Spring 2020 - ARCH 377 D100

Historical Archaeology (5)

Class Number: 5752

Delivery Method: In Person


  • Course Times + Location:

    Tu 12:30 PM – 2:20 PM
    SWH 9084, Burnaby

  • Instructor:

    Ross Jamieson
    Office: EDB 9623
    Office Hours: TBA
  • Prerequisites:

    ARCH 201 and one lower division ARCH course.



An introduction to theory and method in North American historical archaeology. Laboratory instruction is provided in historic artifact analysis and interpretation.


This course will provide the student with a firm grounding in the field of historical archaeology, through an understanding of its general principles and theory.  The lectures and readings will emphasize the application of archaeological methods to the period since the beginning of European colonialism, with a particular focus on the New World.  Laboratories will give the student hands-on training in the identification and analysis of historic material culture.


  • Lab assignments 30%
  • Lecture quizzes 20%
  • Seminar participation 10%
  • Commemorative proposal 5%
  • Commemorative paper 15%
  • Commemorative webwork 20%



None. This course does not have a textbook, rather assigned weekly readings will come from a variety of scholarly sources including journal articles and academic books. All sources will be linked on Canvas.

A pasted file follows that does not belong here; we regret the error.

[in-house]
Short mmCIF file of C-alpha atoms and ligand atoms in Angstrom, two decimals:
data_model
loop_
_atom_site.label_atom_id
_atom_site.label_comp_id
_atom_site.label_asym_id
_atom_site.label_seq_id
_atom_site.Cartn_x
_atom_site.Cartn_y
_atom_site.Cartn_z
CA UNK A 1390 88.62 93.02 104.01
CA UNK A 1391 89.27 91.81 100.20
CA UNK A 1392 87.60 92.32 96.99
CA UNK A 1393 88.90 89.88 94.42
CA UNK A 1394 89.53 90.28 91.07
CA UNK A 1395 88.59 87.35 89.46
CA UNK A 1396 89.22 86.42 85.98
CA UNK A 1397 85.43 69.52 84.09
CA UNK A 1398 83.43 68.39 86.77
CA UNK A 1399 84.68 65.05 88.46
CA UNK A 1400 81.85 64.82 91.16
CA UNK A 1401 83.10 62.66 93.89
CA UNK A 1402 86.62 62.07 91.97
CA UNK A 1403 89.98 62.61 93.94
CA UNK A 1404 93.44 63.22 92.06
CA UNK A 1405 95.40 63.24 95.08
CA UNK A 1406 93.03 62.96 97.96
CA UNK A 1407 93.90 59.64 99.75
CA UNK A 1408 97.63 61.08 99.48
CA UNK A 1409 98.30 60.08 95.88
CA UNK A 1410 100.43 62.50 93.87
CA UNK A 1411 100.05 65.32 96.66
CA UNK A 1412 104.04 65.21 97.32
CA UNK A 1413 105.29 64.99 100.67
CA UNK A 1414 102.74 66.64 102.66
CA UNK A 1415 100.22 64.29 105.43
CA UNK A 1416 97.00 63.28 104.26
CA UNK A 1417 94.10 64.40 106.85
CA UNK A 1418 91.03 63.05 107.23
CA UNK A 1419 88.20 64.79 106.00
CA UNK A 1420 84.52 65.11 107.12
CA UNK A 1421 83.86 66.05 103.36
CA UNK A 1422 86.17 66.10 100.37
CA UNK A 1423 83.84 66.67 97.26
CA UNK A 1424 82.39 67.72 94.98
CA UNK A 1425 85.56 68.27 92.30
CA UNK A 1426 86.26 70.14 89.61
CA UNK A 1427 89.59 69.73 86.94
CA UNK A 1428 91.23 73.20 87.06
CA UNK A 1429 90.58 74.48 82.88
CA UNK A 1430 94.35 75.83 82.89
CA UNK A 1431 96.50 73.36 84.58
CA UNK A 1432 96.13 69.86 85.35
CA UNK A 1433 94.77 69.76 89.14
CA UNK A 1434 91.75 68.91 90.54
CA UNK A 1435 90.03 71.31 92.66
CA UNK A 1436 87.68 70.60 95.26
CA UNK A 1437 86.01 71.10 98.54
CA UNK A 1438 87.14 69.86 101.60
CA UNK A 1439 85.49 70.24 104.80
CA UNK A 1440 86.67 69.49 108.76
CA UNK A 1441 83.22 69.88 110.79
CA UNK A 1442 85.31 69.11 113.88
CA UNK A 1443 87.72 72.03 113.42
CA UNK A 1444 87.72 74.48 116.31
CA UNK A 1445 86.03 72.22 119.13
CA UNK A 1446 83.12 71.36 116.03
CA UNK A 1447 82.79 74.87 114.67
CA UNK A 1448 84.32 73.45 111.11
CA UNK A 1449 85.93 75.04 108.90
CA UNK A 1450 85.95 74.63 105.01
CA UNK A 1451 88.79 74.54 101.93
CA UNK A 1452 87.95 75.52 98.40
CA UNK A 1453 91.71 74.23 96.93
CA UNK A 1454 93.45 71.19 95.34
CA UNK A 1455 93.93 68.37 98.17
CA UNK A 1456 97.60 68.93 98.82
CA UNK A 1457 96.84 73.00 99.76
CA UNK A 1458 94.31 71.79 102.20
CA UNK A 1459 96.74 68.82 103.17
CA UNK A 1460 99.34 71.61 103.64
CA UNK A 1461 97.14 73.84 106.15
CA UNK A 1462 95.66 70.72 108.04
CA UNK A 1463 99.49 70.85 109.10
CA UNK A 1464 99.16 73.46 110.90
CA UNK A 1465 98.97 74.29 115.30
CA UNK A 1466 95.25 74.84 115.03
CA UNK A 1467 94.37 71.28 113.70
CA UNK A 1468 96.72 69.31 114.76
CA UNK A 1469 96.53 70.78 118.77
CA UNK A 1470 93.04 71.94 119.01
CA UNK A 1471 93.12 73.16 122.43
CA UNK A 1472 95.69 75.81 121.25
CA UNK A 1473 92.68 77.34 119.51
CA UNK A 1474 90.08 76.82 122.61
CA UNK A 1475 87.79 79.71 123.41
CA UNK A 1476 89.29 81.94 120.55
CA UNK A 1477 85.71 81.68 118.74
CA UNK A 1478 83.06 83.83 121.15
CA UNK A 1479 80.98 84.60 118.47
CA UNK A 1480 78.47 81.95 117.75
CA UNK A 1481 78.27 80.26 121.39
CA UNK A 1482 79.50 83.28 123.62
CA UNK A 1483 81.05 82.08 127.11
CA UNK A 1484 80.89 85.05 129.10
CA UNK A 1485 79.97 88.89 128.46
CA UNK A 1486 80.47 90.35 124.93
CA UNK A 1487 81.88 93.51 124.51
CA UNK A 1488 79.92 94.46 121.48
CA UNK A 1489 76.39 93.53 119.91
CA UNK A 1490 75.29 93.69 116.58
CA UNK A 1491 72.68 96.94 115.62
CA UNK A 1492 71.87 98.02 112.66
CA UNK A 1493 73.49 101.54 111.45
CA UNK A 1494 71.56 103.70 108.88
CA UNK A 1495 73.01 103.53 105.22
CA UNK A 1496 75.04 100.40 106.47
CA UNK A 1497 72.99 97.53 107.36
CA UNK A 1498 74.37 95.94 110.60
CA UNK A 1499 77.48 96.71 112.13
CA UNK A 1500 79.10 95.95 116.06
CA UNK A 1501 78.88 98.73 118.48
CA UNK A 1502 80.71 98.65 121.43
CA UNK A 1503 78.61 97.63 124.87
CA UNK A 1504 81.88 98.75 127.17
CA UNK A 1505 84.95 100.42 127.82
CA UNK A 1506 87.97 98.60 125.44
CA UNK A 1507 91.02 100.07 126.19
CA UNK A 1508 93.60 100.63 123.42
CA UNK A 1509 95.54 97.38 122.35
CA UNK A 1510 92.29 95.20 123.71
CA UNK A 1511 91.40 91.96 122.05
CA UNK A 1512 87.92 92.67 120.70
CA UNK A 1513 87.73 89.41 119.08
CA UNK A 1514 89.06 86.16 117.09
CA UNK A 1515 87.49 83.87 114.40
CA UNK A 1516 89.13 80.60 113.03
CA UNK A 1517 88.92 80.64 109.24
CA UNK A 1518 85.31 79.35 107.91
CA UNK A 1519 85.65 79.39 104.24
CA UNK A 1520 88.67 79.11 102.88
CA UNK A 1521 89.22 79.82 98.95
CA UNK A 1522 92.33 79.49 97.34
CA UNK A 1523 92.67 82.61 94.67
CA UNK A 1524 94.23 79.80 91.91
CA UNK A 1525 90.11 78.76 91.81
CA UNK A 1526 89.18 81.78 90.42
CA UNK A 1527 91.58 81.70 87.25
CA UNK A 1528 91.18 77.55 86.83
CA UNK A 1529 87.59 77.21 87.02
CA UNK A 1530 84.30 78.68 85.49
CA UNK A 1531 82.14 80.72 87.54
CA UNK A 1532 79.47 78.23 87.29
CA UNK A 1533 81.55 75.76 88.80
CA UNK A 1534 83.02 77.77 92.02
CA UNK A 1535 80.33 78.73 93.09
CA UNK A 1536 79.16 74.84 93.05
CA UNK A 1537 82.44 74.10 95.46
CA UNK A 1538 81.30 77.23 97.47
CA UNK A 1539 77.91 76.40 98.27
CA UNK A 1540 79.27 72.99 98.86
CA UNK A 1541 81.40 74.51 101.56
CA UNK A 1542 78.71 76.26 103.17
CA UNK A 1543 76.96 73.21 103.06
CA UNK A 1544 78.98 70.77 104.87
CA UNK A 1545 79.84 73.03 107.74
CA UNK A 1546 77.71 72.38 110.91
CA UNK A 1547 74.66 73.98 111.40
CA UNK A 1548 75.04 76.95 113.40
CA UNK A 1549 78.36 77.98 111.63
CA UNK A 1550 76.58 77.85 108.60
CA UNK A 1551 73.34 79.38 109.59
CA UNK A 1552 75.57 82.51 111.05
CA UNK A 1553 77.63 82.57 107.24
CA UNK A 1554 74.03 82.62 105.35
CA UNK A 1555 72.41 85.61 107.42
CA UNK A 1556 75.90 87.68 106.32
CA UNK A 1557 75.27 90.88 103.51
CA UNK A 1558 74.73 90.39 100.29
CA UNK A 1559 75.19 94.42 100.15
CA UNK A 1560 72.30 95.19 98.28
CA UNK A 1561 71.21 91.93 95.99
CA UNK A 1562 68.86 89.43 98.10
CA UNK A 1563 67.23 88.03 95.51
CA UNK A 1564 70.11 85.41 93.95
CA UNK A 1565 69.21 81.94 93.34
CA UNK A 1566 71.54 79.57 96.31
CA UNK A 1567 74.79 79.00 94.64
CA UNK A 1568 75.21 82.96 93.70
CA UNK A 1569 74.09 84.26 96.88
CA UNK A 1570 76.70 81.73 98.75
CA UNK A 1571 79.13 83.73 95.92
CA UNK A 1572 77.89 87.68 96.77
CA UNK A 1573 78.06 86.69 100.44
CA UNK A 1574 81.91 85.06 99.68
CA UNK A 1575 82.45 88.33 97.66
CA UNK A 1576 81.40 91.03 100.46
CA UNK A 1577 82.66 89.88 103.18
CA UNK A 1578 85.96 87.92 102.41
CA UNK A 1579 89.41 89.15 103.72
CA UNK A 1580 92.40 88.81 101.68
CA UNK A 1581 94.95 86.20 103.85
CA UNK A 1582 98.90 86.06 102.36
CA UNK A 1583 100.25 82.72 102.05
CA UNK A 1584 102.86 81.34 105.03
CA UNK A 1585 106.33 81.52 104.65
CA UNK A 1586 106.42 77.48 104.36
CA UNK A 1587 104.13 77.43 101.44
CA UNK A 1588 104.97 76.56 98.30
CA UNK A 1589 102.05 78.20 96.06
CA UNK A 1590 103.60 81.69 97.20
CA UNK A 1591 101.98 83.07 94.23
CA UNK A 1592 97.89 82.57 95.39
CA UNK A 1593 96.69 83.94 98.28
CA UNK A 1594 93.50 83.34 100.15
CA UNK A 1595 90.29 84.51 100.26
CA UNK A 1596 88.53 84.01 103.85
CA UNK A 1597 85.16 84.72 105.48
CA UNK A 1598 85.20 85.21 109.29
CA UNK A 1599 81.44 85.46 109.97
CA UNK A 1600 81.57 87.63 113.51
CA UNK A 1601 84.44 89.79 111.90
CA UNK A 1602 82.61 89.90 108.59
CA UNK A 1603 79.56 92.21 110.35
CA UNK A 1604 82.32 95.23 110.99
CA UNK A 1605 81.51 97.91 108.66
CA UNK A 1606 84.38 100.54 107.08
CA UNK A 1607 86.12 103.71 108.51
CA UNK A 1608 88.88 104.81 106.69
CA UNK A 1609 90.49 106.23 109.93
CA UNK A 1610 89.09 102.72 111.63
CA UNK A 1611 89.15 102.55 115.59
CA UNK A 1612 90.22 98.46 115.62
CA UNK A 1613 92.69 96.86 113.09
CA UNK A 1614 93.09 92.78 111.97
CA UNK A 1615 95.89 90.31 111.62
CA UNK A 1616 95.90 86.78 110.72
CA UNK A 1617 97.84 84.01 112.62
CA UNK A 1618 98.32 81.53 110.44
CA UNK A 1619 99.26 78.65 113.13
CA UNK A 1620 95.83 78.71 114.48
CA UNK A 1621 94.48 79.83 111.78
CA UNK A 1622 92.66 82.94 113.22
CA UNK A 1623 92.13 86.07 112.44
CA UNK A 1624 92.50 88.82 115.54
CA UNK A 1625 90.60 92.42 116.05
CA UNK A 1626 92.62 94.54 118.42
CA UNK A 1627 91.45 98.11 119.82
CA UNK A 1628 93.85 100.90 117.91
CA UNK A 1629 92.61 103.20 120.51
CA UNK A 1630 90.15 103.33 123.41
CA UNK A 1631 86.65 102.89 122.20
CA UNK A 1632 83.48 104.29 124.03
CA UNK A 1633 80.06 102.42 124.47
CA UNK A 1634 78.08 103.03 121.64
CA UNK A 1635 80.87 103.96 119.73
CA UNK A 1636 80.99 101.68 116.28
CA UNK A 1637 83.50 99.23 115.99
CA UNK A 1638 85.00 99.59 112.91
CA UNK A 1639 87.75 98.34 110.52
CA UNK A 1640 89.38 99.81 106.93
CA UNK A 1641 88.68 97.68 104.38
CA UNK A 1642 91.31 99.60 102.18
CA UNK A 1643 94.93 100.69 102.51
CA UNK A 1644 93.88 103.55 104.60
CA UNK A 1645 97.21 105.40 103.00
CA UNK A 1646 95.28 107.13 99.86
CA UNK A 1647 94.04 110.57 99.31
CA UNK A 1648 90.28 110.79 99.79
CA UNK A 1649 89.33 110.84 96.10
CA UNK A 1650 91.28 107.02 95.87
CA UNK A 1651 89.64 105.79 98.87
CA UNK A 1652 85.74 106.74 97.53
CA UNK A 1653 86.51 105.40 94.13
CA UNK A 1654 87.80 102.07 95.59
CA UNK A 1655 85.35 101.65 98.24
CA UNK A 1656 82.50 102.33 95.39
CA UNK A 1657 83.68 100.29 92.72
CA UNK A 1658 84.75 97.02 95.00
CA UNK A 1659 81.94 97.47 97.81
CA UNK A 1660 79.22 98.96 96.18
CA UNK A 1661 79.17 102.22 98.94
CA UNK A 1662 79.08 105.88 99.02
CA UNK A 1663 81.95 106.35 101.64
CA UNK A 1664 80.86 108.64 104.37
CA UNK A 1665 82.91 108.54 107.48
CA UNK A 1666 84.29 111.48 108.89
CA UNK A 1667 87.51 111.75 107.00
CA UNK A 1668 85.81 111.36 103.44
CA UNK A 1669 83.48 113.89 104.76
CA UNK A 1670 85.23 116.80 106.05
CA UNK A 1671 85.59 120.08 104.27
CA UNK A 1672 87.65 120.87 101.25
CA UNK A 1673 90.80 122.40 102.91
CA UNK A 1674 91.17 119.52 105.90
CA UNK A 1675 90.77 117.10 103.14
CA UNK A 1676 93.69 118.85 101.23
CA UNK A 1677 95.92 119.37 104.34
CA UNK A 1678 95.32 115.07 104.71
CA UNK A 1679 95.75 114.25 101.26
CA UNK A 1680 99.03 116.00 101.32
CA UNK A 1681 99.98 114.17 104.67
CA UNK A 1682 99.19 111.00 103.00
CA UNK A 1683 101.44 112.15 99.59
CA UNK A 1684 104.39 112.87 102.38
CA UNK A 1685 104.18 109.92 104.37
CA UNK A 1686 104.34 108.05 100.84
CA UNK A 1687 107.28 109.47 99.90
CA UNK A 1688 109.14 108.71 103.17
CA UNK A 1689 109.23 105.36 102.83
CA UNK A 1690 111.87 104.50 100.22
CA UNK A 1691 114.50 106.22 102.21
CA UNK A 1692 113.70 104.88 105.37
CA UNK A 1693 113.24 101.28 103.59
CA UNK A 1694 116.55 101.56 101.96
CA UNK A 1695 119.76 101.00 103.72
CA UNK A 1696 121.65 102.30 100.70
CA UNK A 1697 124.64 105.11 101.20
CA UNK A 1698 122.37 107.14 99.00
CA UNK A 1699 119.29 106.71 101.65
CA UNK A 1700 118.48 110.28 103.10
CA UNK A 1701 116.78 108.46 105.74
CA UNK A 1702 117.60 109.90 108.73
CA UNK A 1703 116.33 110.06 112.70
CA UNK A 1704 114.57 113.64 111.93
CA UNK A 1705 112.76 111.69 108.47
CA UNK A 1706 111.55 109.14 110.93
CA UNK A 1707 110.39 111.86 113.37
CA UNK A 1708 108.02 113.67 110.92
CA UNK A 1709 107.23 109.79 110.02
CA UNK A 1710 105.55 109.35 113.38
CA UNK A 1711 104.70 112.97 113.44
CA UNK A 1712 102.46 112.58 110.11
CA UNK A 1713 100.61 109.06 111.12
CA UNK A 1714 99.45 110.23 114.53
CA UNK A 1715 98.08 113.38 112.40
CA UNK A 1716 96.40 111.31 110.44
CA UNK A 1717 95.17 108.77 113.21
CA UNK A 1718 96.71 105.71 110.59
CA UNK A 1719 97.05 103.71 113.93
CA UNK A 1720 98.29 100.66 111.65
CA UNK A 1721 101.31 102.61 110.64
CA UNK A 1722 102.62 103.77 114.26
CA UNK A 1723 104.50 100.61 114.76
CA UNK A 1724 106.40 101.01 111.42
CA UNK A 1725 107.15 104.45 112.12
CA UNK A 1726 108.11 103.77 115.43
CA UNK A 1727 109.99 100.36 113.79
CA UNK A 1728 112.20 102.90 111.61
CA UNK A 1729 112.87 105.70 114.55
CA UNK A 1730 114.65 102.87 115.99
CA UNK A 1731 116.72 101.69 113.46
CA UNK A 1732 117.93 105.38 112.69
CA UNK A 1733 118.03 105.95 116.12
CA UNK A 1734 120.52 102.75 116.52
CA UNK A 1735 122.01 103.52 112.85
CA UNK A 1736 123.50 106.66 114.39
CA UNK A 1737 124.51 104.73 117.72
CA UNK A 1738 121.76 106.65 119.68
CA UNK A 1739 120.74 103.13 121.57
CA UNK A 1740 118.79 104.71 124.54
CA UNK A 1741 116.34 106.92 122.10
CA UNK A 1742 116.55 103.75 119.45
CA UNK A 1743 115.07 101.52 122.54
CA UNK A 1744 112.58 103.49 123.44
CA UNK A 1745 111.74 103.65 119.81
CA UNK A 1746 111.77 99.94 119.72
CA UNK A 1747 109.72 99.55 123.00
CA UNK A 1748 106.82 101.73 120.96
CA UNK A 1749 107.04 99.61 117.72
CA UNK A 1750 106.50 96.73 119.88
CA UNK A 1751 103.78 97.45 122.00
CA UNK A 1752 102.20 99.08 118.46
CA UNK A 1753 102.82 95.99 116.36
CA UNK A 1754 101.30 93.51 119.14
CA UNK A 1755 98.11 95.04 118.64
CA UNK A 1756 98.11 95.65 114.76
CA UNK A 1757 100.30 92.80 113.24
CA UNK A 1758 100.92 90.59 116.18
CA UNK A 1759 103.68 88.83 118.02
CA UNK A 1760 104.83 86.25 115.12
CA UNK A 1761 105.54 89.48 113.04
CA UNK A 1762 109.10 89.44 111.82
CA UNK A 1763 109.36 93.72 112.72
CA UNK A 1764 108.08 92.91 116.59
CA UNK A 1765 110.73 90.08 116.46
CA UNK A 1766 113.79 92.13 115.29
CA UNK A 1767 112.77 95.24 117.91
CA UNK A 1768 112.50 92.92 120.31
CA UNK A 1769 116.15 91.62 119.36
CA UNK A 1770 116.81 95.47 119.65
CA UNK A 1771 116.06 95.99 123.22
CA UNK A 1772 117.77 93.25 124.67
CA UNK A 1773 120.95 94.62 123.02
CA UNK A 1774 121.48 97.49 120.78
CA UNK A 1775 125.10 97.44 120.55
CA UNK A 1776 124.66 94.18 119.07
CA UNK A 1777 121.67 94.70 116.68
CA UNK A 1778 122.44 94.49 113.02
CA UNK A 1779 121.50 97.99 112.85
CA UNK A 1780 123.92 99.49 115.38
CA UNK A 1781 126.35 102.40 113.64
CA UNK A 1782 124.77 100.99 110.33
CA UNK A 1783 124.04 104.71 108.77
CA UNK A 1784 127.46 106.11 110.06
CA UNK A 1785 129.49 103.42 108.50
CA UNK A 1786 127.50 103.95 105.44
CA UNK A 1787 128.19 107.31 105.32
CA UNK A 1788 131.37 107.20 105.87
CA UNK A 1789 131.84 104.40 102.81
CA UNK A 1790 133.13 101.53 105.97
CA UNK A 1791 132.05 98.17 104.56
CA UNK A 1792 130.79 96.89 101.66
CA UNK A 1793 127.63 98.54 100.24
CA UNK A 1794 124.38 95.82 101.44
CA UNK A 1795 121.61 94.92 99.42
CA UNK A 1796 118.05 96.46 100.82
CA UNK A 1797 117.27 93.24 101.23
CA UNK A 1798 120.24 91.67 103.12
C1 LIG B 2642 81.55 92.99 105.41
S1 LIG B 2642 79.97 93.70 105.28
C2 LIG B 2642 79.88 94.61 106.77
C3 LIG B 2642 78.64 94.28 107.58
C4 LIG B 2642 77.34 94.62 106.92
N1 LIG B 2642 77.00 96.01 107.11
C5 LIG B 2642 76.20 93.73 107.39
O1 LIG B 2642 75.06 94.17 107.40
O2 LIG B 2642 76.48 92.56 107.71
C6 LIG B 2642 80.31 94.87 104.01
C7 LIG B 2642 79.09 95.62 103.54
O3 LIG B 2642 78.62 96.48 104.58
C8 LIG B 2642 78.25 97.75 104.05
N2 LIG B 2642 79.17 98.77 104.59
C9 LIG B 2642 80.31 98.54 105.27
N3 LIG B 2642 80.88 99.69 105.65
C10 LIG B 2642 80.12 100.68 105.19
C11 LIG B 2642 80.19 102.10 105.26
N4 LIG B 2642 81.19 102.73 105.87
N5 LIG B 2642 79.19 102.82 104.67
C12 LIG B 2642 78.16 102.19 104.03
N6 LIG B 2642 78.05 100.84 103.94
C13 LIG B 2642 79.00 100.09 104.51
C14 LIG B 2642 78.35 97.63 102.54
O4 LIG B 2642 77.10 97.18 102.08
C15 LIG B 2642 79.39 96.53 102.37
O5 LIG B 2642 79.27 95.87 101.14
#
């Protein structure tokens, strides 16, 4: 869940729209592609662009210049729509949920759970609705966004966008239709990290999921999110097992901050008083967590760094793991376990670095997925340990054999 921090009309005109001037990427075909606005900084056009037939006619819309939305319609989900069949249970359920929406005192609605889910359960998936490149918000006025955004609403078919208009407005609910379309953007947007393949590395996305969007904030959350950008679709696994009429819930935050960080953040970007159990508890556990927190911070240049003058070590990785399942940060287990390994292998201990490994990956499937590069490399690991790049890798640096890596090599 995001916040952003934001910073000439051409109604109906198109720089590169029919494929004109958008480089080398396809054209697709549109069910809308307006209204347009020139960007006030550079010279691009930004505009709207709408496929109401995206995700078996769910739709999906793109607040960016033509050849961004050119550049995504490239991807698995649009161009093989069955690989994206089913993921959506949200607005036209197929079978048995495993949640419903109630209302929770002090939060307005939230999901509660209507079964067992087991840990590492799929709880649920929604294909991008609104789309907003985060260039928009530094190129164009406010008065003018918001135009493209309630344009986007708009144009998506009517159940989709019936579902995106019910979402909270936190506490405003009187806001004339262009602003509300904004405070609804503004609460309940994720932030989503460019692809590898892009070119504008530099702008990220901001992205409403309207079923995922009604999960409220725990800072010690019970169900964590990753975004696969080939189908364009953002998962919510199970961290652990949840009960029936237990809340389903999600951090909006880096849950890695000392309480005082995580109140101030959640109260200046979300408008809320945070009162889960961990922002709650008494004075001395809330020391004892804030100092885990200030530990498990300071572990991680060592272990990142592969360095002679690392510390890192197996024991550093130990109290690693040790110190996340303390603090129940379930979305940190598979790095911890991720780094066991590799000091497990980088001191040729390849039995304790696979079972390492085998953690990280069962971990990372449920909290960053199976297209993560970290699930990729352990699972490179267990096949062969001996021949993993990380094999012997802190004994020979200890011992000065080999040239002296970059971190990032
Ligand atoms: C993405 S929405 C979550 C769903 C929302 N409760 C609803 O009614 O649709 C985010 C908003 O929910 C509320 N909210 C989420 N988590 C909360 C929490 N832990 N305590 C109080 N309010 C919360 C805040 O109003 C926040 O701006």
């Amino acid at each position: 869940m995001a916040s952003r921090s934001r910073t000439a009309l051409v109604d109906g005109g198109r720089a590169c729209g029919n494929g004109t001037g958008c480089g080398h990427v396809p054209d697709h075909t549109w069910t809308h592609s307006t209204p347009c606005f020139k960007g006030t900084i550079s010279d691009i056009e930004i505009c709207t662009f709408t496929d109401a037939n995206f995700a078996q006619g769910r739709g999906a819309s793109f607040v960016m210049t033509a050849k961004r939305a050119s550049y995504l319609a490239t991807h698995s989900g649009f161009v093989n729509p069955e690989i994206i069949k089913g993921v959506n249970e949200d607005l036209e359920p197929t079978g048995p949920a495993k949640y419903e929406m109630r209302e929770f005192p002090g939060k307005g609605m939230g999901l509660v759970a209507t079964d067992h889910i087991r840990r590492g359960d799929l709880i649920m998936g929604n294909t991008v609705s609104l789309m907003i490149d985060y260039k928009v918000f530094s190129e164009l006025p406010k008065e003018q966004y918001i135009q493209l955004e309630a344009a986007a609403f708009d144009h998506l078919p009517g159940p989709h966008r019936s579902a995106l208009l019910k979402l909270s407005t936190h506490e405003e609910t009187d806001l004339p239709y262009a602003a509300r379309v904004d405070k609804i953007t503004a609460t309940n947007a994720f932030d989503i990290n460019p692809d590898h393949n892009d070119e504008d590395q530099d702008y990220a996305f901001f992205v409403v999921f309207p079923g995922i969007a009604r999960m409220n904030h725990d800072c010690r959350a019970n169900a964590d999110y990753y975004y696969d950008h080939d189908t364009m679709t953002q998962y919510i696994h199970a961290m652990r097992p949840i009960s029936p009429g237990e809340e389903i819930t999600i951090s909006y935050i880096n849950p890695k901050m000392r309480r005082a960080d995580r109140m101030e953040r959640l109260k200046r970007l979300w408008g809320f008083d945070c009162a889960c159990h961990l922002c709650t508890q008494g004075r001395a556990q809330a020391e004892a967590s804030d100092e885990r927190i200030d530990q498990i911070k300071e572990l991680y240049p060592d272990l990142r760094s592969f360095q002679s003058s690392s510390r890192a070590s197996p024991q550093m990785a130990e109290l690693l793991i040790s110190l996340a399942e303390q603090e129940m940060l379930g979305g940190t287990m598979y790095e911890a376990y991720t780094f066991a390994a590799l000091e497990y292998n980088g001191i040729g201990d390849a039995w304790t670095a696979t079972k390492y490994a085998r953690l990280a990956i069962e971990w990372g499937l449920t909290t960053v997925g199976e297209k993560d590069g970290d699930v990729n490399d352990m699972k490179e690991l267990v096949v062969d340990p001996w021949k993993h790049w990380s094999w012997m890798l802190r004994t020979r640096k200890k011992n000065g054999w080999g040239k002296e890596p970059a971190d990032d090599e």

Department Undergraduate Notes:

Students with hidden or visible disabilities who believe they may need classroom or exam accommodations are encouraged to register with the SFU Centre for Students with Disabilities (1250 Maggie Benston Centre) as soon as possible to ensure that they are eligible and that approved accommodations and services are implemented in a timely fashion.

Deferred grades will be given only on the basis of authenticated medical disability.

Registrar Notes:

SFU’s Academic Integrity web site http://www.sfu.ca/students/academicintegrity.html is filled with information on what is meant by academic dishonesty, where you can find resources to help with your studies and the consequences of cheating.  Check out the site for more information and videos that help explain the issues in plain English.

Each student is responsible for his or her conduct as it affects the University community.  Academic dishonesty, in whatever form, is ultimately destructive of the values of the University. Furthermore, it is unfair and discouraging to the majority of students who pursue their studies honestly. Scholarly integrity is required of all members of the University. http://www.sfu.ca/policies/gazette/student/s10-01.html